The Los Angeles Times created a new publishing system by focusing on the needs of editors and reporters, supporting great journalism with better tools.
Deadlines this week for the JSK fellowship and IFF conference, plus some upcoming events.
We can take advantage of our human ability to analyze natural language and use really simple techniques to assist and amaze our users. Here are a couple of ways to use these techniques in your own projects.
Session ideas are due soon for the Internet Freedom Festival, plus a bunch of other upcoming grant and fellowship deadlines.
Applications for ONA’s Women’s Leadership Accelerator are due tomorrow, plus other events and deadlines.
OpenNews (and thus Source) exists to do one thing: to help a community of newsroom technologists, data scientists, and interactive designers thrive. We believe in the value of the work, now as ever. We will continue to look for new ways to support what you do, and to support you, as human beings. For now, we offer some links to your work on the way the vote went down, a map of loss, images of new Europeans, strong words, and more.
If you’re not buried in elections work, there area few events this week and upcoming deadlines to check out.
We created a tool that allowed users to peek under the hood of the MLB playoffs by simulating the postseason as many times as they wanted, which we hope taught even baseball fans something new about their sport.
The Mozilla Festival is back this weekend. We’ll be in London and have coverage here on Source.
For the presidential debate season, NPR is providing live transcripts of the debate with embedded fact checks and annotations throughout each debate night. Coordinating the workflow between live transcriptions, live fact-checking, and a live-updating page inside of our CMS was no small undertaking, resulting in what may have been our team’s most complicated technical architecture yet.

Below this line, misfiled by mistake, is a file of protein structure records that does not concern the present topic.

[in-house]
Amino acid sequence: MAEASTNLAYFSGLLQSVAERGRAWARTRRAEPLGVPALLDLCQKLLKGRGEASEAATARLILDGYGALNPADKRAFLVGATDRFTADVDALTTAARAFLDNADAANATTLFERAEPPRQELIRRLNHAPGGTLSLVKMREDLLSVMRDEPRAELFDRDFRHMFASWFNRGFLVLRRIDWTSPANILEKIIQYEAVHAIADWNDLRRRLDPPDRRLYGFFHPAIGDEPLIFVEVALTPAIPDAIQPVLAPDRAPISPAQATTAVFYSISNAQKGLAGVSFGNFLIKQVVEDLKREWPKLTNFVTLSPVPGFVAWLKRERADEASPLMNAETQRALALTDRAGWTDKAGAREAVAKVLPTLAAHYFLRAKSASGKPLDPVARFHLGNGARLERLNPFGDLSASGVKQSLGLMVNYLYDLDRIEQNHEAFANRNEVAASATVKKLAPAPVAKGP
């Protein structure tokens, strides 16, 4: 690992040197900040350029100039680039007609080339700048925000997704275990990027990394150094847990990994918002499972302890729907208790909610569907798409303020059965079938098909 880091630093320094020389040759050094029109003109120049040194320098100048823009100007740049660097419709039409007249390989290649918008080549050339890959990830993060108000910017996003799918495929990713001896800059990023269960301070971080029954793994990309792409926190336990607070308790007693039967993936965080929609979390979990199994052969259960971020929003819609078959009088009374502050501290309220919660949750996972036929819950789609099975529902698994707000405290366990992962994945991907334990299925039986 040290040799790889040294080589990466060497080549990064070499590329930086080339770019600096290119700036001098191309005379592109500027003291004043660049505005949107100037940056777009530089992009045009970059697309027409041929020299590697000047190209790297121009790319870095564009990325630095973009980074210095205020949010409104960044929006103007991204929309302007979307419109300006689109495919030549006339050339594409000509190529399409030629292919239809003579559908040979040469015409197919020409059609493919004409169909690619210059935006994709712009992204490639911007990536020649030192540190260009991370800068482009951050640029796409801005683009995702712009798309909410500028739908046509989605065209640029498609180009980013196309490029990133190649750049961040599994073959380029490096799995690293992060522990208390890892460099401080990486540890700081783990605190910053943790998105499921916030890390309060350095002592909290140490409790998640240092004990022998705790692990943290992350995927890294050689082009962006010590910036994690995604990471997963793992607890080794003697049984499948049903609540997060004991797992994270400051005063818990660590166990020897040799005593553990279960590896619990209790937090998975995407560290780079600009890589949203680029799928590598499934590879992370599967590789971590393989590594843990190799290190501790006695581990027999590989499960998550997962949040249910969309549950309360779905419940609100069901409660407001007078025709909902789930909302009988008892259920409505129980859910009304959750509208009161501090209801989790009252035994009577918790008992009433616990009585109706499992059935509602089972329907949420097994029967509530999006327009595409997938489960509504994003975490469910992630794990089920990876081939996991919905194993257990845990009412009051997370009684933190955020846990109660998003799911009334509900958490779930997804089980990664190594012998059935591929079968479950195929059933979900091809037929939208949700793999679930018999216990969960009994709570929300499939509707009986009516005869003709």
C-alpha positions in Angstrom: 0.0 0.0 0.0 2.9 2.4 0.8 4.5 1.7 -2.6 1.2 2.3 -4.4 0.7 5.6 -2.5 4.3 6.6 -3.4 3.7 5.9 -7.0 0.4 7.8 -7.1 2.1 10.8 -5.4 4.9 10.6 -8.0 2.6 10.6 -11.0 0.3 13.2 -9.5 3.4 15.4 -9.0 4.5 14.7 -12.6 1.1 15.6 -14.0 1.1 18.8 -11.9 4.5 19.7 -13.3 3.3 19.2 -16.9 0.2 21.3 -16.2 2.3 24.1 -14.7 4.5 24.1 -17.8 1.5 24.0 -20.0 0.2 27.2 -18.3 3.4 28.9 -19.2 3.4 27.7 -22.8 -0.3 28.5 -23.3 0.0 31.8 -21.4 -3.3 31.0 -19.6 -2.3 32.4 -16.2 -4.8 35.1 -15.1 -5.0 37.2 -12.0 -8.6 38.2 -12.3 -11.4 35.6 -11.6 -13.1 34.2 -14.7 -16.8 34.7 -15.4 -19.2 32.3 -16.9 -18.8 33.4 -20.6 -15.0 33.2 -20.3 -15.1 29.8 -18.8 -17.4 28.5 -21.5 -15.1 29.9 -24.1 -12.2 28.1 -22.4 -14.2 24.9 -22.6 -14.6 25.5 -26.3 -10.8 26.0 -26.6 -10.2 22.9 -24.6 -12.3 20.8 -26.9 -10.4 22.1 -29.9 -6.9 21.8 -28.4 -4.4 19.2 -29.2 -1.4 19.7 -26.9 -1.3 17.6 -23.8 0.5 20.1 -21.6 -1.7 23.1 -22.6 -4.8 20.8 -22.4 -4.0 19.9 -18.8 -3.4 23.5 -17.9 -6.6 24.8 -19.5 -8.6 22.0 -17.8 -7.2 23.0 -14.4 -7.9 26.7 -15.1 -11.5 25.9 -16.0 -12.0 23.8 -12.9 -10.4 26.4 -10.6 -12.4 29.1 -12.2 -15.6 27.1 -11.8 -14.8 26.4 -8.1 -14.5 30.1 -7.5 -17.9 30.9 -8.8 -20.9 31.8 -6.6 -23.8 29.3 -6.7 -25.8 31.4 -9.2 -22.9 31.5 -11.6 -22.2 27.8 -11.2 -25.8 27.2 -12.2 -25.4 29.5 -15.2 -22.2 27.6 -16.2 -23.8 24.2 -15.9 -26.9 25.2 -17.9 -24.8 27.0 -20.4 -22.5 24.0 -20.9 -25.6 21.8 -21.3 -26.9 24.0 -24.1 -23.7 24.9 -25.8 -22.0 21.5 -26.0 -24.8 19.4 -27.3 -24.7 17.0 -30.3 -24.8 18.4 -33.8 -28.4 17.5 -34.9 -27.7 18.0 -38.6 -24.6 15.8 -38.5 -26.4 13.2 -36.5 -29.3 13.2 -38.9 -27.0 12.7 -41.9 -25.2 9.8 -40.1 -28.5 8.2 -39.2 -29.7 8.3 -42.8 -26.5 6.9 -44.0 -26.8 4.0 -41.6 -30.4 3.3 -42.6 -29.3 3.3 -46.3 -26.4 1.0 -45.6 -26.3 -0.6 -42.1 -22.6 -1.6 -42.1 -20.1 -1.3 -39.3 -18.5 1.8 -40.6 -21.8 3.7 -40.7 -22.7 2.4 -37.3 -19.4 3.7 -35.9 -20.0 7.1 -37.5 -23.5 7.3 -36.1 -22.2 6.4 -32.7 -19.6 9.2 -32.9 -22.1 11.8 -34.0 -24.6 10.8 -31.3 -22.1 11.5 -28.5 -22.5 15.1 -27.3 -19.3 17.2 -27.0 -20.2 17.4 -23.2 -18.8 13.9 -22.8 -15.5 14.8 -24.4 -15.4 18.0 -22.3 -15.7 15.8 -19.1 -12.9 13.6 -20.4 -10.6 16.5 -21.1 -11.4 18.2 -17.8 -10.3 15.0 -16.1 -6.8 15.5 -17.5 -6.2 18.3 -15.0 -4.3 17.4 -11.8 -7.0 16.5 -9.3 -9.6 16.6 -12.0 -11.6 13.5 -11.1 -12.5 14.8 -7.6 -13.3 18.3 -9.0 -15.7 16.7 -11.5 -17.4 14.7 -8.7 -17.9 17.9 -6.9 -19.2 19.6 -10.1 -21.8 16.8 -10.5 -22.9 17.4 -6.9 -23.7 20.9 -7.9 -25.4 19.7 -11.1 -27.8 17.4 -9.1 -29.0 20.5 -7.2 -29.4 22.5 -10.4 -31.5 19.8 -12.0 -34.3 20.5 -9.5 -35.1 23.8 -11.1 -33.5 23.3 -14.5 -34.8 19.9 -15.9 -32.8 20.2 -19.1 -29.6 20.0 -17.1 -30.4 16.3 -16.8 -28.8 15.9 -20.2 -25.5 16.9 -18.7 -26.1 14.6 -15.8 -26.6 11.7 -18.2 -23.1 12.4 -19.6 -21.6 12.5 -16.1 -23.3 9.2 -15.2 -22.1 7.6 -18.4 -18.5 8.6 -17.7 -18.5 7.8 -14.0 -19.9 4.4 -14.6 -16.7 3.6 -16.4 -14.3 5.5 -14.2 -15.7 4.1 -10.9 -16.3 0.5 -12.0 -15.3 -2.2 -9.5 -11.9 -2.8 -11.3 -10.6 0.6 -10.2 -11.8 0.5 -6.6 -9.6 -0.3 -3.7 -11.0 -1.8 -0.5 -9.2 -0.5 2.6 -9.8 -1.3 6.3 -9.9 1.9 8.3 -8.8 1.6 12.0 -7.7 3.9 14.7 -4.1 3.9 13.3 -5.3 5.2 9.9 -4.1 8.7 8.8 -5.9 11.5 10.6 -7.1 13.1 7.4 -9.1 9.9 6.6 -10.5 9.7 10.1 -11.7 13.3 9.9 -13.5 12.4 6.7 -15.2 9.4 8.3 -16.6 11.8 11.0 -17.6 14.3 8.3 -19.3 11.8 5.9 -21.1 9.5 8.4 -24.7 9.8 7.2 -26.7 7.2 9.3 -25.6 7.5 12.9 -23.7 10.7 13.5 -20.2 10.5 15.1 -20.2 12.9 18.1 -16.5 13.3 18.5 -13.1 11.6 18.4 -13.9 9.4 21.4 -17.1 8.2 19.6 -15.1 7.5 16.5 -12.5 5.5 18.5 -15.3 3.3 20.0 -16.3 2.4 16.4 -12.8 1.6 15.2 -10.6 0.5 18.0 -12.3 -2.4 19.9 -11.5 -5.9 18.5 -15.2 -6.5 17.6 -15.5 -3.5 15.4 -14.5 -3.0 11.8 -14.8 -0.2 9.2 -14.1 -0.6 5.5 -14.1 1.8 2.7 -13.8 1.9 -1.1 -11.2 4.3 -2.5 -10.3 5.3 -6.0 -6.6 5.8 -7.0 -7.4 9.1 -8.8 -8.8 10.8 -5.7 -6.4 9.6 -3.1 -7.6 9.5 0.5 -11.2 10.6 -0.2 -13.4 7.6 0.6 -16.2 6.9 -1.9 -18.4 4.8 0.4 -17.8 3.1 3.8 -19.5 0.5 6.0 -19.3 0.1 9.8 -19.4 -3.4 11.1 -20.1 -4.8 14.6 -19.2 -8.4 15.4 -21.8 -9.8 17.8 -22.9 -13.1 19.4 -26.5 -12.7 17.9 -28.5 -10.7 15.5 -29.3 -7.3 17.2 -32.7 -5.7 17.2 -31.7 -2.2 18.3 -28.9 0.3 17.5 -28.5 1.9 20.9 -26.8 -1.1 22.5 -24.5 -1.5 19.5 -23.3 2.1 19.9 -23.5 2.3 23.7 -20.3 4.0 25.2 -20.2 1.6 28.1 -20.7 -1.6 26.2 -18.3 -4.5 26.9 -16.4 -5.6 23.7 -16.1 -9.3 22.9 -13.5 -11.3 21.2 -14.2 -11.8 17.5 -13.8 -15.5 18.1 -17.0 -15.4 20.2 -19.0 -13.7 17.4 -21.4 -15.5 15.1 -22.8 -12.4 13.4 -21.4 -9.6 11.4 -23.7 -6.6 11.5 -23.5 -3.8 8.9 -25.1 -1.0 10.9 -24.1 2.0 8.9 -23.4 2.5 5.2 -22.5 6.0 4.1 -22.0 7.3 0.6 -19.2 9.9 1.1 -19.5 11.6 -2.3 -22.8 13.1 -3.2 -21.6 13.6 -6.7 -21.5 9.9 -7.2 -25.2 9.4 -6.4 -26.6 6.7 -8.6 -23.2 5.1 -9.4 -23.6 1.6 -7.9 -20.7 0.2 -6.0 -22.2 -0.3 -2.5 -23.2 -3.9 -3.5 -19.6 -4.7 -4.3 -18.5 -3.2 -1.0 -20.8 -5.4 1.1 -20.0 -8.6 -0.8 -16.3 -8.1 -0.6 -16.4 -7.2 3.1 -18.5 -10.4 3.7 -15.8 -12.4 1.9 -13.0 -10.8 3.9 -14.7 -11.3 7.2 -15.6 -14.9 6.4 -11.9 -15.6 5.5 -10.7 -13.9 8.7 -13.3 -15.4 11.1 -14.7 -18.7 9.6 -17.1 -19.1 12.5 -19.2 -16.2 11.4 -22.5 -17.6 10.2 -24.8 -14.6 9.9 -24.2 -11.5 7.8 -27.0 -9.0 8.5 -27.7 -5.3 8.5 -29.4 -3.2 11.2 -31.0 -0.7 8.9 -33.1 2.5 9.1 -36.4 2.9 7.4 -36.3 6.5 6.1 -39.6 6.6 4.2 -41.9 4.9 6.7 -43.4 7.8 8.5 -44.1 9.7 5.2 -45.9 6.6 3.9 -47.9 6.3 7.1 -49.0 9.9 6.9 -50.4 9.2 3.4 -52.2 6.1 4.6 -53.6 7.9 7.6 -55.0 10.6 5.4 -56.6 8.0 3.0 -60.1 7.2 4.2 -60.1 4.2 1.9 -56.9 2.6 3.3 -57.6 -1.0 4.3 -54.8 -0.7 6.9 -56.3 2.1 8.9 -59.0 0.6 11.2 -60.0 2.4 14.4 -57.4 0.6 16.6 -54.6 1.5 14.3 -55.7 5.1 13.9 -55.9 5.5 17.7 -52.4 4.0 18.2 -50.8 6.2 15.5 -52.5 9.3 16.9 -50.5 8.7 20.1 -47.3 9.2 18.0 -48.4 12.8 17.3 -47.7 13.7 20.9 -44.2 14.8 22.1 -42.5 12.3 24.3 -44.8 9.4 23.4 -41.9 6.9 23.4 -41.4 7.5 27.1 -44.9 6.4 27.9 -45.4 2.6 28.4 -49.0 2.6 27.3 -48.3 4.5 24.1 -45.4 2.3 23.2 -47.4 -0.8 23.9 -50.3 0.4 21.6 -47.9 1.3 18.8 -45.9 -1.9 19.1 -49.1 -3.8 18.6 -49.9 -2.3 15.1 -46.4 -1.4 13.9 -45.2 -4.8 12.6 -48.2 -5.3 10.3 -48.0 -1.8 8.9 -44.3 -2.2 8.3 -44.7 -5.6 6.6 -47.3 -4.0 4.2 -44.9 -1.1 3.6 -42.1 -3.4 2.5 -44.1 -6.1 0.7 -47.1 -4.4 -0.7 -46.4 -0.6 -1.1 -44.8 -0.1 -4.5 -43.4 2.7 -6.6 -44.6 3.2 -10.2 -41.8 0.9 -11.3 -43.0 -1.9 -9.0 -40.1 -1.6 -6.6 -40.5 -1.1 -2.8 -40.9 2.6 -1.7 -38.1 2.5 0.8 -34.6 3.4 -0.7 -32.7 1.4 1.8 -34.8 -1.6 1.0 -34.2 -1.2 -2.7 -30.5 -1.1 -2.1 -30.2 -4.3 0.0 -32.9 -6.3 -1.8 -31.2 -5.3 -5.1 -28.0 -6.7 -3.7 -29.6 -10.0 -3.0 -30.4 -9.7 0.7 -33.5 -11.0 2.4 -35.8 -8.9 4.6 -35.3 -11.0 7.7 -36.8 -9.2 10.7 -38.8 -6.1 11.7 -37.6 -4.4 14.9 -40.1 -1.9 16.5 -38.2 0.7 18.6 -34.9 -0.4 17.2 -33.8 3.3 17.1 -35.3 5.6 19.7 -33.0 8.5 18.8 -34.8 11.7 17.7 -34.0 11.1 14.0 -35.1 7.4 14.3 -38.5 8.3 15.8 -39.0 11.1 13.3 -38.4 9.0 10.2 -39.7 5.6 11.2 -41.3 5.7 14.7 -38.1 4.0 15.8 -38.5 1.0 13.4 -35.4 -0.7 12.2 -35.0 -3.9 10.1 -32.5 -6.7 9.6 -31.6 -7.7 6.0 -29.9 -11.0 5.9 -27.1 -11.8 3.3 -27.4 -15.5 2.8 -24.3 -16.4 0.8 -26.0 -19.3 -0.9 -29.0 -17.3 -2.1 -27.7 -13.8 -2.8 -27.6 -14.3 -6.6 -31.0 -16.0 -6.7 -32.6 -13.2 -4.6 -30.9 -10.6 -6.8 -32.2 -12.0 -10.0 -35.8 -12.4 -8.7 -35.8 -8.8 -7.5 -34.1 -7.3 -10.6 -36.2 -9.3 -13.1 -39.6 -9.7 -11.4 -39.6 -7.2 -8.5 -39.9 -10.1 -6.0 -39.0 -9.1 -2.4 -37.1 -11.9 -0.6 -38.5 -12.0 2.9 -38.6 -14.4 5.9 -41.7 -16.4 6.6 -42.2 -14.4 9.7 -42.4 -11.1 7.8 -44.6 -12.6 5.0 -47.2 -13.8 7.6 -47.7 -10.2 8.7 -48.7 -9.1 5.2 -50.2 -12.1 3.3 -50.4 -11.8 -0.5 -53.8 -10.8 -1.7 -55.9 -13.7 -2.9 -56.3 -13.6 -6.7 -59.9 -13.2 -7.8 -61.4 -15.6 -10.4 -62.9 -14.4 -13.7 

The Mozilla Festival comes to London next week, and this week there will be a Hacks/Hackers London meetup and BBC hackathon.
Here’s a look at what we’ve been reading and scrolling through lately: border issues, complaints against cops, campaign data, invisible labor, and more.
Every year, roughly one in five American adults experiences a mental illness. Working in a newsroom poses particular challenges to mental health: the job typically involves a high-stress environment, long hours, tight deadlines, exposure to graphic images and videos, and an unstable industry with uncertain benefits and job security. This July in Portland at SRCCON, dozens of journalists, developers and newsroom workers sat down together to share their personal experiences with mental health.
As journalists who analyze data for stories, we strive to hold ourselves accountable to a high standard of accuracy. But checking our work is rarely a straightforward process. Newsroom editors and fact-checkers might not have enough data expertise. Often, we need an outside opinion. Ideally, we could ask each other for advice, or even turn to experts in other fields for help.
Transparency Camp comes to Cleveland, BarCamp News Innovation is in Philly, and other upcoming events and deadlines.
How we designed a visualization platform and API to share data about the alarming decline of elephant populations across Africa.
CUNY J+ has two workshops this week, plus take a look at upcoming deadlines.
INN hosts tech workshop for news leaders, plus meetups around the world.
Reader trust is fragile and easily betrayed, and competition is fierce. Newsrooms can’t afford to ignore the way our work affects our readers when their contexts conflict with our expectations.
Adding more text is a bad way to compensate for bad design.